But onward!

1. What are you currently building that integrates with Flickr, or a past favorite that you think is cool, neat, popular and worth telling folks about? Or both.

Jonnie: I’ve spent the past year or so working on an Adobe AIR app called DestroyFlickr. It takes an alternative approach to viewing Flickr content, focusing on the UI and its relationship to the photos. It actually began as a first-time experiment with both AIR and APIs in general. Prior to DestroyFlickr, I only had experience with programming websites, but quickly realized how much I prefer developing software—I like the idea of consistently improving a single project by adding new features and fixing bugs. The app uses a system of “workspaces” and “canvases” to organize the environment. Each user/contact has his/her own workspace with four canvases—“profile”, “photos”, “photo” and “contacts”. A user can switch between canvases easily and return to previous ones without reloading them.

DestroyFlickr - Photos canvas

In the beginning, I focused on features that felt obvious to me: a dark environment that’s easy on the eyes and beneficial to the photographs, the ability to flip through pages of photos in a matter of seconds, and the option to see a photo at a larger resolution without reloading it altogether. About six months into development, when DestroyFlickr started to get serious, I began implementing features that would really improve the average user’s workflow: the ability to present fullscreen, drag and drop downloading and uploading, and one-click download-all for easy backup. I originally abandoned DestroyFlickr after a few months because the only people using it were a handful of my friends who I actually had to persuade to use it. Learning of the Adobe Design Achievement Awards competition really saved it. I can’t thank them enough for all the attention DestroyFlickr has gotten since. It went from 28 users to over 6,000 in a little over a month. Now, it’s at about 7,500 and still going strong.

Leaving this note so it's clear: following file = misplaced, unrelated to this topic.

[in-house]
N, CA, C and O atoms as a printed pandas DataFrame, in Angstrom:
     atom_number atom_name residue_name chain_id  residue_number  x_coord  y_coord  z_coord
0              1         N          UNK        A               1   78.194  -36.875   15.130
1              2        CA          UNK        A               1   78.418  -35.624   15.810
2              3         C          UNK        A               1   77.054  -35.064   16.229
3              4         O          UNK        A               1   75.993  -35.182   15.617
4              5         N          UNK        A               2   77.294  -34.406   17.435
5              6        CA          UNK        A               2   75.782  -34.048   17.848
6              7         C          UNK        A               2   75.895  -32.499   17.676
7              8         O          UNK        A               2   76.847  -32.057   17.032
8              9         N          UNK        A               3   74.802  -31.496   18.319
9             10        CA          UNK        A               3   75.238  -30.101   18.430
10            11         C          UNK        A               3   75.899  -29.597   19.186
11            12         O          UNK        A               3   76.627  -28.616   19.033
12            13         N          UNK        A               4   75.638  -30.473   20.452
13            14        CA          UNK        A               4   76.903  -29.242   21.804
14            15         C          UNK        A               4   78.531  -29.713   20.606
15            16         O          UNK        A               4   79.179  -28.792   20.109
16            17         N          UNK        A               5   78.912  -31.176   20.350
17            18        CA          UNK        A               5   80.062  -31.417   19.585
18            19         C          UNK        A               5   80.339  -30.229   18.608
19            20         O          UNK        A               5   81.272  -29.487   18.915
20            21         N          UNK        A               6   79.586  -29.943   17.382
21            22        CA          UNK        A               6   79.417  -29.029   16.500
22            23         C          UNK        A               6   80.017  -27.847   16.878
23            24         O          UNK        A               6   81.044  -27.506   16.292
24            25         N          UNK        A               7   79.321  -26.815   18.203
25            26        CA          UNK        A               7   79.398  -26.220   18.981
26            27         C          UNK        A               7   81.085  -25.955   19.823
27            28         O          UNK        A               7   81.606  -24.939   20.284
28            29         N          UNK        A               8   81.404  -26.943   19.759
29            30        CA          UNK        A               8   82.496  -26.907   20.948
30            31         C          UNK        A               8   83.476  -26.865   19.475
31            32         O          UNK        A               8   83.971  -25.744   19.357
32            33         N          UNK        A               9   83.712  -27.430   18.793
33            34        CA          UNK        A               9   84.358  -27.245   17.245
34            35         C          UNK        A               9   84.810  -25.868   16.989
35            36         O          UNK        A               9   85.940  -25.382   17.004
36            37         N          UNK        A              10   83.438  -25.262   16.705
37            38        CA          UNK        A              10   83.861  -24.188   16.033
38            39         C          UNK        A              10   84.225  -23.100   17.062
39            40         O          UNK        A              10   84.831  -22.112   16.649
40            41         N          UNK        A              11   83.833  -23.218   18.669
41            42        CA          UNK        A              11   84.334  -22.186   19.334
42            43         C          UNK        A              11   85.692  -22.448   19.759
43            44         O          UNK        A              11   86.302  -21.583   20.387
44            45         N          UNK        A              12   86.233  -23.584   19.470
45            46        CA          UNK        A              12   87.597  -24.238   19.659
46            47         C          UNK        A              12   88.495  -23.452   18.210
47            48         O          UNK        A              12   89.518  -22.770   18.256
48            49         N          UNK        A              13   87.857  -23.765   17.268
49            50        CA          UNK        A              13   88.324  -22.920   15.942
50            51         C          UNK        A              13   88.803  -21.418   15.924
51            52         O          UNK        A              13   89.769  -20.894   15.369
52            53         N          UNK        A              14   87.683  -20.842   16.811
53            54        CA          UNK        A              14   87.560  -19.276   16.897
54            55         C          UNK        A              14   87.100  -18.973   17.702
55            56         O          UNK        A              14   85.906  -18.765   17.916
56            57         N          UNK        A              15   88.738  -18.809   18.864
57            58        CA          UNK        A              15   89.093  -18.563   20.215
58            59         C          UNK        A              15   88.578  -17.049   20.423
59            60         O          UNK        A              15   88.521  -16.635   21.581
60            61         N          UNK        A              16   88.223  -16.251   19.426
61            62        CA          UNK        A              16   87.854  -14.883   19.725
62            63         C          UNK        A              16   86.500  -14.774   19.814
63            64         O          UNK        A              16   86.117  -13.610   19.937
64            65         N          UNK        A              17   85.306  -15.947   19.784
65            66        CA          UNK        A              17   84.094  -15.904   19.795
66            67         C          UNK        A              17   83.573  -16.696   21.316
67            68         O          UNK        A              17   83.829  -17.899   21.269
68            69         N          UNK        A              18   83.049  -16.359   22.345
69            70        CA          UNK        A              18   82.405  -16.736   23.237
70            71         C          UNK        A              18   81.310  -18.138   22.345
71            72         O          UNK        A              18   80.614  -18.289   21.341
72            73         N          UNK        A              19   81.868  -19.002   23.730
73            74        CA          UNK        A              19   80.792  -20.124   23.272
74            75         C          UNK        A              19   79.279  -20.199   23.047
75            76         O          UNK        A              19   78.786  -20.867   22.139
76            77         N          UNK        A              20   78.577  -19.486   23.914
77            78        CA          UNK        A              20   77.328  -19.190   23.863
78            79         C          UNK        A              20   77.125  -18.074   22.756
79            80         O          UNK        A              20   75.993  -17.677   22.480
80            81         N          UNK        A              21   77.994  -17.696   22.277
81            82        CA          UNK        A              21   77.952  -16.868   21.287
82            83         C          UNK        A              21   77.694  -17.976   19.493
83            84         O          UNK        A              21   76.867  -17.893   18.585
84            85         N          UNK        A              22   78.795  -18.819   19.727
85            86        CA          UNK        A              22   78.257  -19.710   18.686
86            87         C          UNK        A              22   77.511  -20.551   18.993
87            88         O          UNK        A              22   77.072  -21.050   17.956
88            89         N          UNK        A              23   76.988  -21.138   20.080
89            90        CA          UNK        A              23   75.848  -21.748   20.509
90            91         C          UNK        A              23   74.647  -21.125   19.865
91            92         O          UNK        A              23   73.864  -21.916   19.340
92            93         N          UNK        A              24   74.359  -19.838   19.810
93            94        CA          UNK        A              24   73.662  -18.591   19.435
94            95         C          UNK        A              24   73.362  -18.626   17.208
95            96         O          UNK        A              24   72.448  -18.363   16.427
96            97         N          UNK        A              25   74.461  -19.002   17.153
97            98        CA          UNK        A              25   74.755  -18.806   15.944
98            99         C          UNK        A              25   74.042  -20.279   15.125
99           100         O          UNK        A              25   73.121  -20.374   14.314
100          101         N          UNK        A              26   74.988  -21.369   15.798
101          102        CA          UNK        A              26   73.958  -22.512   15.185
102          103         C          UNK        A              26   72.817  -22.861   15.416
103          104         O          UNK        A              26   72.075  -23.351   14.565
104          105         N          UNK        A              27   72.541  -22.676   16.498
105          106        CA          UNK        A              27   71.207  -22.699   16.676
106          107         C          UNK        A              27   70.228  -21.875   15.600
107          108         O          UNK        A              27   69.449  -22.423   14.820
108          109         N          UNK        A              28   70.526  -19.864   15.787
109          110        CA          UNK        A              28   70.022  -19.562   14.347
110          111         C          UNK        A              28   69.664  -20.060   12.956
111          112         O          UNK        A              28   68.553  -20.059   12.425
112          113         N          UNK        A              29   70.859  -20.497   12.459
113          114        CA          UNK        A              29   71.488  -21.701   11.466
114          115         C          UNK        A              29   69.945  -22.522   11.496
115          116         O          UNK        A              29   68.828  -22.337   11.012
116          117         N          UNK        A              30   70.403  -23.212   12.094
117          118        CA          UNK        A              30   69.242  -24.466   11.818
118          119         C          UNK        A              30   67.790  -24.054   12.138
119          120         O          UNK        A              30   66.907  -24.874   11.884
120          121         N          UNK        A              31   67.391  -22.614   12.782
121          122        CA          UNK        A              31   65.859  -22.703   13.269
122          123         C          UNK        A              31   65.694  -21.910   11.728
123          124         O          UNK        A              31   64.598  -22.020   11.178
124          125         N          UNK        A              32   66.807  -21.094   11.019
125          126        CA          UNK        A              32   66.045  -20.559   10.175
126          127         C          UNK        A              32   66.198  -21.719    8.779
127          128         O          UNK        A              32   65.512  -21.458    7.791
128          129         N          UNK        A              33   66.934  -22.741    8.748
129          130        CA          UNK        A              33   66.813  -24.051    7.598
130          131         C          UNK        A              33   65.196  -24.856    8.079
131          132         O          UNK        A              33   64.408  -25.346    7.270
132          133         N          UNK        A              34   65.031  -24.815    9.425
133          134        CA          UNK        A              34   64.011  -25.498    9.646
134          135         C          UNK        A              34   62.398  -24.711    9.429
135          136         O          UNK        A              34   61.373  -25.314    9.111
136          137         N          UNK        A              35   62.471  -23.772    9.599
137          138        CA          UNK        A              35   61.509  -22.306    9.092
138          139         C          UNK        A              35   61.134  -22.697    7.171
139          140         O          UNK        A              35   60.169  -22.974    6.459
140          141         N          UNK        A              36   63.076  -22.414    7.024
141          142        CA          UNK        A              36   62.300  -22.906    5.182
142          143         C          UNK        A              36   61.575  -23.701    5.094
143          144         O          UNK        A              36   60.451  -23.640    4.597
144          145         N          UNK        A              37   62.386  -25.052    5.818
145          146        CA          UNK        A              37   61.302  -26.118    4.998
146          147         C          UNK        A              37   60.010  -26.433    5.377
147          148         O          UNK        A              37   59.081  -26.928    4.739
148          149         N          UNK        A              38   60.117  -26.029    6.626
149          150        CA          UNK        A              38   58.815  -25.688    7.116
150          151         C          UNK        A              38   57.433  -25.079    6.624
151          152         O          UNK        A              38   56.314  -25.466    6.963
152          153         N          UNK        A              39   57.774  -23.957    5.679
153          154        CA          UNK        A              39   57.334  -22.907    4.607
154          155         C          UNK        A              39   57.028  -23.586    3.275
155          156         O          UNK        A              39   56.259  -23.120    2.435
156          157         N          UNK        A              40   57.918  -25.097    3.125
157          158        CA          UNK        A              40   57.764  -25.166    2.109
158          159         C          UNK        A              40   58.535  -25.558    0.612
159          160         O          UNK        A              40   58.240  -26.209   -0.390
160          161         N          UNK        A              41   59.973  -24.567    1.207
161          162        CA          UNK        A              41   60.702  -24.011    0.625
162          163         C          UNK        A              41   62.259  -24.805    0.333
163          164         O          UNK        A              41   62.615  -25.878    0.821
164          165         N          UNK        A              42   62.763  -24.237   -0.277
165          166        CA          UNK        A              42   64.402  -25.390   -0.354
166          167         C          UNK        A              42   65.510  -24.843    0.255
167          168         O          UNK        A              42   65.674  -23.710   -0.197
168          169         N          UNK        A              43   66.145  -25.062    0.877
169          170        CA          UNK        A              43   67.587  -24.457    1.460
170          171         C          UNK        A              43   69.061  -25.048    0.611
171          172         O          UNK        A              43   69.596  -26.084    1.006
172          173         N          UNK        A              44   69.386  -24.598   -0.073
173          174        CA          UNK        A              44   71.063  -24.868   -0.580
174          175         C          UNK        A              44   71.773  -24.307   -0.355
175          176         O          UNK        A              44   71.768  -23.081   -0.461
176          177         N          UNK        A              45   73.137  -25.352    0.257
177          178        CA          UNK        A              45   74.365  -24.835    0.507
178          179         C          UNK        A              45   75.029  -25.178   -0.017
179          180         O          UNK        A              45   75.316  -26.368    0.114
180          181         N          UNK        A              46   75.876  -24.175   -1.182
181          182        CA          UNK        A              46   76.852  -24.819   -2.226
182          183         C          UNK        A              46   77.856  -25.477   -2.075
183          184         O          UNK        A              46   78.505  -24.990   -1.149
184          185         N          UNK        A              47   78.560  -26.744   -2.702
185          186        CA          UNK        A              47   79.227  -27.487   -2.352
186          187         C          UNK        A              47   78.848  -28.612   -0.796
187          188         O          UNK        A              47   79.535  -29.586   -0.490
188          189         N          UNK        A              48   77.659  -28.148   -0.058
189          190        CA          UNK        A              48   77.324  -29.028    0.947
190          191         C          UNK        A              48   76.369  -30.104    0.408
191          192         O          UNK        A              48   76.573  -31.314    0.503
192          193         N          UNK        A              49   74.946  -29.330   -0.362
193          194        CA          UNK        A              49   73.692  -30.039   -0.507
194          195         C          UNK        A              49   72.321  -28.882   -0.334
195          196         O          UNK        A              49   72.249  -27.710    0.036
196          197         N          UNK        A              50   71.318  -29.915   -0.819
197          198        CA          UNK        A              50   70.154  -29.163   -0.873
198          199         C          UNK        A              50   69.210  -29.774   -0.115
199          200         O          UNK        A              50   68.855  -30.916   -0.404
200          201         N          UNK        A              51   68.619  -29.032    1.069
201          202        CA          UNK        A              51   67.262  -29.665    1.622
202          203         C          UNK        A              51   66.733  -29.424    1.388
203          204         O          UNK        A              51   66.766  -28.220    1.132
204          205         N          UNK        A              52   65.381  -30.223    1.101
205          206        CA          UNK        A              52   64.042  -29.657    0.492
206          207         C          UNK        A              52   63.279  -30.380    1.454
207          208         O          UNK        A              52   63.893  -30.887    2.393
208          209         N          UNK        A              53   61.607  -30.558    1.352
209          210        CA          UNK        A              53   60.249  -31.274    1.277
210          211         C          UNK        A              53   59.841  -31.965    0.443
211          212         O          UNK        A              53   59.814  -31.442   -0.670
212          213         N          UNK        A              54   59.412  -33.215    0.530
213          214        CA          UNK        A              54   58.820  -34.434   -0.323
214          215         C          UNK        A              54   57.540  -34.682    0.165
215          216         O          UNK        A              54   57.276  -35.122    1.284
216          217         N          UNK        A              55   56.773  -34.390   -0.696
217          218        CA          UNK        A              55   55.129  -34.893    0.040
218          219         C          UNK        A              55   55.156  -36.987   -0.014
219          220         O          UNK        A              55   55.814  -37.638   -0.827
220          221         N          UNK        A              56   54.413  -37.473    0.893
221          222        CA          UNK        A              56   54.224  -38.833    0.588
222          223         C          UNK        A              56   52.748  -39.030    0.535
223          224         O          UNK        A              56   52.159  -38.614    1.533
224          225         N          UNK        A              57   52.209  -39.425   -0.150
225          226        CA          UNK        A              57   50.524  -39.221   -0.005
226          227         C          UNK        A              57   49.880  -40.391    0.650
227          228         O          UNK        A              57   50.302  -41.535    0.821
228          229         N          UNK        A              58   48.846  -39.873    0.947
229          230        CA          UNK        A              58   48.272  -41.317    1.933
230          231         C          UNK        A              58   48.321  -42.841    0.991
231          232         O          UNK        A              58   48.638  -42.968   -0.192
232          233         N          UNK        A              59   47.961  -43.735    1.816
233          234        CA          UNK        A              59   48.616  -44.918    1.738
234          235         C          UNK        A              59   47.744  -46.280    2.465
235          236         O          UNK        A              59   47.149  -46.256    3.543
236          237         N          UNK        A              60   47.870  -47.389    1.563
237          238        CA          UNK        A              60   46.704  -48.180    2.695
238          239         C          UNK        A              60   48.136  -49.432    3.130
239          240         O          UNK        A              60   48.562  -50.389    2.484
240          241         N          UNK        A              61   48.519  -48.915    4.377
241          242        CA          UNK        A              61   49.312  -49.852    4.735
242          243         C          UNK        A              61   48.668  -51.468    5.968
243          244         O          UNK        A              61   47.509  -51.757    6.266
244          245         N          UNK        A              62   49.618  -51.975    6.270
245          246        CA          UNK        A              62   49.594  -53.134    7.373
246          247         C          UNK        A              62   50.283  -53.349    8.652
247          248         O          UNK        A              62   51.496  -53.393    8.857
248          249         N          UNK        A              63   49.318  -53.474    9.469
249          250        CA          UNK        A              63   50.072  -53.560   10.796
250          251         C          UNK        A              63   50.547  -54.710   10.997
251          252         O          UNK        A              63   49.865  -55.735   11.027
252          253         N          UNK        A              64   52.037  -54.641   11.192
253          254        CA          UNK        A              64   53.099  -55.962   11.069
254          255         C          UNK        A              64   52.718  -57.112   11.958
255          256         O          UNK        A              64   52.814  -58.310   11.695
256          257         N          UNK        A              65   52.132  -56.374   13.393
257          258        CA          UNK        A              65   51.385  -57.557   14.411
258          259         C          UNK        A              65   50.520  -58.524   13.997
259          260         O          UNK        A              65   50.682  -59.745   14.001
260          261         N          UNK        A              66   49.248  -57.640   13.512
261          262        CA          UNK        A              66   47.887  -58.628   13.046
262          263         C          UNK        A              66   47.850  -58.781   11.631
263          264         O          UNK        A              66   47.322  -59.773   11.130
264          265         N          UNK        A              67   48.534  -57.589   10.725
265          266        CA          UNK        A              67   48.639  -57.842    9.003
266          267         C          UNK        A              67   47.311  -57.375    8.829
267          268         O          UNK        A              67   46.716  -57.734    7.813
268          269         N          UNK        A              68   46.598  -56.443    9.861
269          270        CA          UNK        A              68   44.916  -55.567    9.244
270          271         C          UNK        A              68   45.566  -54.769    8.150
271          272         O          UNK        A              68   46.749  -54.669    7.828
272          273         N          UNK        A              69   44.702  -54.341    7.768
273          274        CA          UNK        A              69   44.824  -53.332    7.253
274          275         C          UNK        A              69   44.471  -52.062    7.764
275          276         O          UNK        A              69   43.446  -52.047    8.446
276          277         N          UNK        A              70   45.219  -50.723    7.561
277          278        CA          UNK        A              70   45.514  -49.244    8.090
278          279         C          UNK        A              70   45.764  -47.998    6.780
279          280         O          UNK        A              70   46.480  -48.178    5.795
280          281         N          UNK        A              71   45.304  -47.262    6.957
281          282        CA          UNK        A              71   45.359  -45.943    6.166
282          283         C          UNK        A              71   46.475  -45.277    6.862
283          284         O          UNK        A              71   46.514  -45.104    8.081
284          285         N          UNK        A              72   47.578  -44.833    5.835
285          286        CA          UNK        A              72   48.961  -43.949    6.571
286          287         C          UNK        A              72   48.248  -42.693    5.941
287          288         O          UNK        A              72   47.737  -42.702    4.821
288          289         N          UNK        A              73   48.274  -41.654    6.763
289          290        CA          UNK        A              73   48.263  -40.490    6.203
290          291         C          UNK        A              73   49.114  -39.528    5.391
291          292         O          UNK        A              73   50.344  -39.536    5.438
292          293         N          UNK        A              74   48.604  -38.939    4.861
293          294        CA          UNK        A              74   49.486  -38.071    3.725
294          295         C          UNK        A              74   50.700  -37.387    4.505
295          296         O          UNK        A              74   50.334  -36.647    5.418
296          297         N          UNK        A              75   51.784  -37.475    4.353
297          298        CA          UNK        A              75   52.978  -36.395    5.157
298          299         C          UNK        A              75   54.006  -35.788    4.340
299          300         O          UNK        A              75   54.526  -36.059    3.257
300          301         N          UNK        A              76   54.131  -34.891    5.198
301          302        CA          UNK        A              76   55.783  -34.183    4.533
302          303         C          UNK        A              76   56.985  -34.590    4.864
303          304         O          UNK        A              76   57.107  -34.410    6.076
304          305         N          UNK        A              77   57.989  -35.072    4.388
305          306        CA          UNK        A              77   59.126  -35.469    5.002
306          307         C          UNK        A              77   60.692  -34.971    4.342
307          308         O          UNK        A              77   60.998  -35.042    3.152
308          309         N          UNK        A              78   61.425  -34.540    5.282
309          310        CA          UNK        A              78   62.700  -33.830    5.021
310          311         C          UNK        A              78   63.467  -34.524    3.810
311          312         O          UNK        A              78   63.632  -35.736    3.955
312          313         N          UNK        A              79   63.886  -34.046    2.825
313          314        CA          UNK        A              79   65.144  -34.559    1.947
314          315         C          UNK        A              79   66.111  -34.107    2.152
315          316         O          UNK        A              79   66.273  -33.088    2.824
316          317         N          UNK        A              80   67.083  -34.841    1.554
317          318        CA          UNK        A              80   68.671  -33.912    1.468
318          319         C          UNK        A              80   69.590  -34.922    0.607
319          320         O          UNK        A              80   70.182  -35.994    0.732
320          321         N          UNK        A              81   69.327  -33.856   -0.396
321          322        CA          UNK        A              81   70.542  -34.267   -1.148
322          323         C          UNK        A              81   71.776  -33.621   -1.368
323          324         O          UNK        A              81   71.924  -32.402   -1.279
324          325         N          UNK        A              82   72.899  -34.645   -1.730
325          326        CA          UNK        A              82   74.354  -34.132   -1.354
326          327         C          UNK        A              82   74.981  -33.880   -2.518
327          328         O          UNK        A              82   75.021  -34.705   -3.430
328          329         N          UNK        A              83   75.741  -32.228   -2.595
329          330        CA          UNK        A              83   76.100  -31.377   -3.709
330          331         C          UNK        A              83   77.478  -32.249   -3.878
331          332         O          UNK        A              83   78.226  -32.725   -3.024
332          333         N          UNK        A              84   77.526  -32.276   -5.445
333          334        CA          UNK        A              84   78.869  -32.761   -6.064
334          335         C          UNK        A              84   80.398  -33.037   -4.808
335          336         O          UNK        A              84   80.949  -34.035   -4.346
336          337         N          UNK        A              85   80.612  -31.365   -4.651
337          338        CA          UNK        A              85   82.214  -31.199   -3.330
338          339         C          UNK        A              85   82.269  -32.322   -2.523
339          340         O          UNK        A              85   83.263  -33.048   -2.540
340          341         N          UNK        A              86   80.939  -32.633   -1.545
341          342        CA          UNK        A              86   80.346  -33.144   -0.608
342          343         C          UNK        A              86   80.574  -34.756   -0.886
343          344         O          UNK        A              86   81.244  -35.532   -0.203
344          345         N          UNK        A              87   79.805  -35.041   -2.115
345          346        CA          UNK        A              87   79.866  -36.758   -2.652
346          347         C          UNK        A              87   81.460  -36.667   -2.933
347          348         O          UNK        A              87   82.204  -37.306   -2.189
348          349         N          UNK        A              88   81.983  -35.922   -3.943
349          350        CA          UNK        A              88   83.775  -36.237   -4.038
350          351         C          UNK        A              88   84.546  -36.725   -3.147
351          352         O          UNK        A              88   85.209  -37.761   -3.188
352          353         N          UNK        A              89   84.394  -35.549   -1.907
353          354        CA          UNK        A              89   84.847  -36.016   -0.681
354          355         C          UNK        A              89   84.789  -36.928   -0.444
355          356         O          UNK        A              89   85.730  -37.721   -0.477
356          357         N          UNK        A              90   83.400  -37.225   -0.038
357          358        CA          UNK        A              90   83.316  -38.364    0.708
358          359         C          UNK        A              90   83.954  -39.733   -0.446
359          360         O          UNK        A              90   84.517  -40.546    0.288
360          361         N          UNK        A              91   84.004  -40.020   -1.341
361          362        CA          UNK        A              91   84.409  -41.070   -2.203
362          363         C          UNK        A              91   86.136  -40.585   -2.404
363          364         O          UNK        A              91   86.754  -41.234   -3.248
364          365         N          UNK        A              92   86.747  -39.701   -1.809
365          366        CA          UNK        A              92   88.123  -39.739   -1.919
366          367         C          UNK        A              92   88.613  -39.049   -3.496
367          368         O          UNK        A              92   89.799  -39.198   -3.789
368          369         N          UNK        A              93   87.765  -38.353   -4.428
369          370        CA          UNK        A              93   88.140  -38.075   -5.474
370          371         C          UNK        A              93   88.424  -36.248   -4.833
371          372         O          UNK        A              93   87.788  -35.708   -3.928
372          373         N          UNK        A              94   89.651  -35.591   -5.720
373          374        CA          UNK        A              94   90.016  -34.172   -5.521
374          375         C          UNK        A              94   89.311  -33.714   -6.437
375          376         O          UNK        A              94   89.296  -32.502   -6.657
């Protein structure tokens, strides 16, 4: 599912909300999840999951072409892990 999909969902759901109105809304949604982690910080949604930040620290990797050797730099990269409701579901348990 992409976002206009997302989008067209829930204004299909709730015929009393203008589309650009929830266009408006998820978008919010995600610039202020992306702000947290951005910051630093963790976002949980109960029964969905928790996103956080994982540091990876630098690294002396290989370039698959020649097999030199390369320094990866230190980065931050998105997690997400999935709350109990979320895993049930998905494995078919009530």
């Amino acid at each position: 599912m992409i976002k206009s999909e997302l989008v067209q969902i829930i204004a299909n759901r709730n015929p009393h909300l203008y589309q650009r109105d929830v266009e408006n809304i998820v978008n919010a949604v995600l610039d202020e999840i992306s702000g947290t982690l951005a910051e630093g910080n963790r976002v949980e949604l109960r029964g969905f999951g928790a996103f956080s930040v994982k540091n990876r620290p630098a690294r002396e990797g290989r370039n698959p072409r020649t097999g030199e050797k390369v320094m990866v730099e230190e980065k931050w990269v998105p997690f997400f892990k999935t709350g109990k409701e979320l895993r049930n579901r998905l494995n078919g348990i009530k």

2. What are the best tricks or tips you’ve learned working with the Flickr API?

Jonnie: I think the most important thing to do before starting any Flickr project is to write a very simple and robust wrapper for calling methods. I use a “Method” class that has a single static function, “call”, which handles everything and returns a loader. By setting up an adaptive system, I was able to avoid hundreds of lines of redundant code. Regarding specific methods, the flickr.photos.search is certainly the APIs best kept secret. I’ve found it to be extremely useful on a number of levels and really wish the API had more methods like it.